Boeing Engineer Passed Secrets to China on Space Shuttle, Delta IV


Former Boeing engineer convicted of spying for China

Dongfan “Greg” Chung, 73, was accused of stealing restricted technology and Boeing trade secrets, including information related to the space shuttle program and the Delta IV rocket.

U.S. District Judge Cormac J. Carney convicted him on charges of conspiracy to commit economic espionage; six counts of economic espionage to benefit a foreign country; one count of acting as an agent of the People’s Republic of China; and one count of making false statements to the FBI, according to a statement from federal prosecutors.

According to evidence presented at trial, individuals in the Chinese aviation industry began sending tasks to Chung via letter as early as 1979, federal prosecutors said. Over the years, the letters directed Chung to collect data related to the space shuttle and various military and civilian aircraft. In his letters back to China, Chung referenced materials he had already sent, including 24 manuals relating to the B-1 bomber, which Rockwell had forbidden for distribution outside the company and federal agencies.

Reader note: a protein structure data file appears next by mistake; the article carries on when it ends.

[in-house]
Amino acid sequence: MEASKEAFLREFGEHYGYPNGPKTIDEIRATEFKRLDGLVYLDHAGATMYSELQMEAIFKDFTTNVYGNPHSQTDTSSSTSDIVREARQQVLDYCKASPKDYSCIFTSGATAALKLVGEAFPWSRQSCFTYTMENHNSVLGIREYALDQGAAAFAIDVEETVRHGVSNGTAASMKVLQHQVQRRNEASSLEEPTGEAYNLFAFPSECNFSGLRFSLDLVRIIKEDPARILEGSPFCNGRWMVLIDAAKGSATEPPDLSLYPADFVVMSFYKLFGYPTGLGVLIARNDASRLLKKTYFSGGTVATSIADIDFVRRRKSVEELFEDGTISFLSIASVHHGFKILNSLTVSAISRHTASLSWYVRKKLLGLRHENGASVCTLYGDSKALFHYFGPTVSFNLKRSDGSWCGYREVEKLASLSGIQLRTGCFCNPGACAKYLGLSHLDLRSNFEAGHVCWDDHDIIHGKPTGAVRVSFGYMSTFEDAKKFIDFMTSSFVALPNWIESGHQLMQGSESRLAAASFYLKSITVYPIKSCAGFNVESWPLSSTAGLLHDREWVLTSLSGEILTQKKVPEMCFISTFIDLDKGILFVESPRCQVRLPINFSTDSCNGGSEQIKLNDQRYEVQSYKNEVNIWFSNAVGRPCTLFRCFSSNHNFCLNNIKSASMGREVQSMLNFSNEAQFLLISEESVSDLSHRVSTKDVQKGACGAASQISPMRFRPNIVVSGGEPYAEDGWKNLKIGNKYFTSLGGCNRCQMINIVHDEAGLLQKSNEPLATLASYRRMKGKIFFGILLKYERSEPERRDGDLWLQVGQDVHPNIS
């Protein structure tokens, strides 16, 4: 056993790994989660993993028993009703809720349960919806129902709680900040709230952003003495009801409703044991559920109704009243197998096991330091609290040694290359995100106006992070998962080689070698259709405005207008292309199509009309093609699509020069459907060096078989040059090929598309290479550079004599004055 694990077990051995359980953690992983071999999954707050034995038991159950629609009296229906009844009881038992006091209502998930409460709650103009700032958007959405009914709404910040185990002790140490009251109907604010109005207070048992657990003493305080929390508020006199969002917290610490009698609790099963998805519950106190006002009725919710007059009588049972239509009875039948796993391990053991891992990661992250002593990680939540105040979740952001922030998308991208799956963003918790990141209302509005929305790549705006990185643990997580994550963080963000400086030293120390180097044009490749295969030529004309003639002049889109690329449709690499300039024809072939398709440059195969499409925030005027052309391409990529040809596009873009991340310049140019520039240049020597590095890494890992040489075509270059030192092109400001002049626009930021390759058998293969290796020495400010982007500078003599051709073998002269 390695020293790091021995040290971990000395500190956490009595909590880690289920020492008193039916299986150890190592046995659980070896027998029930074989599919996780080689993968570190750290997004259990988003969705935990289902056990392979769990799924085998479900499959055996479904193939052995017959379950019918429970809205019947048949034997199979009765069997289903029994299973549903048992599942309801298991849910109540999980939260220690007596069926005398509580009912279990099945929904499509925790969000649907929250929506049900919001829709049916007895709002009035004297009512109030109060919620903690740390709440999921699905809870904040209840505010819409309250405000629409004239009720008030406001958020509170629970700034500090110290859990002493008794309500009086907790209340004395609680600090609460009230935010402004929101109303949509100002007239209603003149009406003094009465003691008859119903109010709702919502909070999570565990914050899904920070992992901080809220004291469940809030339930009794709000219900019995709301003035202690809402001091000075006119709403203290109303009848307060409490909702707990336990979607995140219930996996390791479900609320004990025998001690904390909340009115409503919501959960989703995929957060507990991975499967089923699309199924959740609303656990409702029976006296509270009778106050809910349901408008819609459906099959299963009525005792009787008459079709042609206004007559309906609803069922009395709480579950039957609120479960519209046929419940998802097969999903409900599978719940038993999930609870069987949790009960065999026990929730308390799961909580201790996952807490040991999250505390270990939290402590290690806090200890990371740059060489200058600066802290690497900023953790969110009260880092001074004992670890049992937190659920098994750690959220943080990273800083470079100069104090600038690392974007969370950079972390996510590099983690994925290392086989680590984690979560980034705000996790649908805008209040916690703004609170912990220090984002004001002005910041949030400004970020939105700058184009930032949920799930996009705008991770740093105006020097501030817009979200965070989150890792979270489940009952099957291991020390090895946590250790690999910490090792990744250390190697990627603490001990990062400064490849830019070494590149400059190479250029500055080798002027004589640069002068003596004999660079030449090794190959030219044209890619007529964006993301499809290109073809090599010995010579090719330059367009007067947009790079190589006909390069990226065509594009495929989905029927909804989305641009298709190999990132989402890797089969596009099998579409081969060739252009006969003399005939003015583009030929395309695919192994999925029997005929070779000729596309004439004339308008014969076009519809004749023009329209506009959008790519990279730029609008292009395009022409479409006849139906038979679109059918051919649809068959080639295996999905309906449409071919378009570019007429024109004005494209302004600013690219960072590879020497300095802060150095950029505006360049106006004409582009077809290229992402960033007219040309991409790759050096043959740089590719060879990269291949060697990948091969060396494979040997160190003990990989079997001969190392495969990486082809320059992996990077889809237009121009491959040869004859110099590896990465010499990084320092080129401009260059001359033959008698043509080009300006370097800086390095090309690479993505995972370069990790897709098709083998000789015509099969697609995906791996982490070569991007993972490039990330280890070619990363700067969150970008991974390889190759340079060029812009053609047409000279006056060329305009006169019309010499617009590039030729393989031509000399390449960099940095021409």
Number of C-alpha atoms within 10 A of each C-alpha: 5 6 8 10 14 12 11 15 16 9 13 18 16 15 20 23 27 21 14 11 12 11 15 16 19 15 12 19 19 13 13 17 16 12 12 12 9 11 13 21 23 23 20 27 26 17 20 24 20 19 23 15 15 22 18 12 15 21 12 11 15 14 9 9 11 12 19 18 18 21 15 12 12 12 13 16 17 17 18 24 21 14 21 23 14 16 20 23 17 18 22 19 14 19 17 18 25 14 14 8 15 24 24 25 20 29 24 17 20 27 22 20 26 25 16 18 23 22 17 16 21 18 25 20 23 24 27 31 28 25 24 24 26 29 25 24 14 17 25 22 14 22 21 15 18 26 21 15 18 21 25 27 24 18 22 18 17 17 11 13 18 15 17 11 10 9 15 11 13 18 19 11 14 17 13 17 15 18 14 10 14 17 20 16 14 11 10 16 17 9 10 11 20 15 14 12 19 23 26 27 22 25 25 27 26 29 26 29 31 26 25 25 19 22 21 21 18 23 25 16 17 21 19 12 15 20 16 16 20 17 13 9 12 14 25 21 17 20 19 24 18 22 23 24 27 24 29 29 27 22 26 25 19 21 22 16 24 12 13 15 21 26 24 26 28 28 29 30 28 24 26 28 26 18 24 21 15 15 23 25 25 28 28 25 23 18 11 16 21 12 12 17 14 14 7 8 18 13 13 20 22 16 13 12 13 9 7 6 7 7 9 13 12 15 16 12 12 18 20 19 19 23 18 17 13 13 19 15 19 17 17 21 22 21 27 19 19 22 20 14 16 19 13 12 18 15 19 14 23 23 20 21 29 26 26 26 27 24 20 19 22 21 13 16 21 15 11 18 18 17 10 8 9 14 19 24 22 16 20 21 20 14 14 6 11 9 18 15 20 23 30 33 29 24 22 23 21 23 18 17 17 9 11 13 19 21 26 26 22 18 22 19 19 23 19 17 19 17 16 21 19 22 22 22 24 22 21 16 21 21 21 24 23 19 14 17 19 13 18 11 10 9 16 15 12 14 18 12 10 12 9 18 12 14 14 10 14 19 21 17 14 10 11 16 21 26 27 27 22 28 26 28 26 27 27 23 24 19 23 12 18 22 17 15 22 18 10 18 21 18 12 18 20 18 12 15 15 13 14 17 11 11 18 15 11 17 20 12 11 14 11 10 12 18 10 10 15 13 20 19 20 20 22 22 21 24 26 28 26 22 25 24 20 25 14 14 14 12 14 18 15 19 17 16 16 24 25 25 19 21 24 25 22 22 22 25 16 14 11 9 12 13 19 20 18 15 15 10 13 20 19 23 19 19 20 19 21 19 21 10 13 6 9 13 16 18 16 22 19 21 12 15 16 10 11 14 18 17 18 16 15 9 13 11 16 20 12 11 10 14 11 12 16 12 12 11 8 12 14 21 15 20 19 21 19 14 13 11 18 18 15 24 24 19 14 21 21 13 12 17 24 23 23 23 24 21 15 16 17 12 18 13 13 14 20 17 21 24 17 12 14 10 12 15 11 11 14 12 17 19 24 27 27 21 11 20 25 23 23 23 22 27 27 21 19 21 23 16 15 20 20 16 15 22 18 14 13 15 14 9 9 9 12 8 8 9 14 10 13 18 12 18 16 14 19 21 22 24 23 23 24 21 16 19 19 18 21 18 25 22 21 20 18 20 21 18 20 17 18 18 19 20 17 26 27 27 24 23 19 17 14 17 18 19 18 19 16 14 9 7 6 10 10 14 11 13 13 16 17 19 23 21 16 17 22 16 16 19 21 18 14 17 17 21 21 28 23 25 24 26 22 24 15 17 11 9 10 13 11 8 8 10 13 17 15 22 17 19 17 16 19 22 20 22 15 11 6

In a 2006 search of Chung’s home, FBI and NASA agents found more than 250,000 pages of documents from Boeing, Rockwell and other defense contractors in the house and in its crawl space, prosecutors said. They included “scores of binders containing decades’ worth of stress analysis reports, test results and design information for the space shuttle.”

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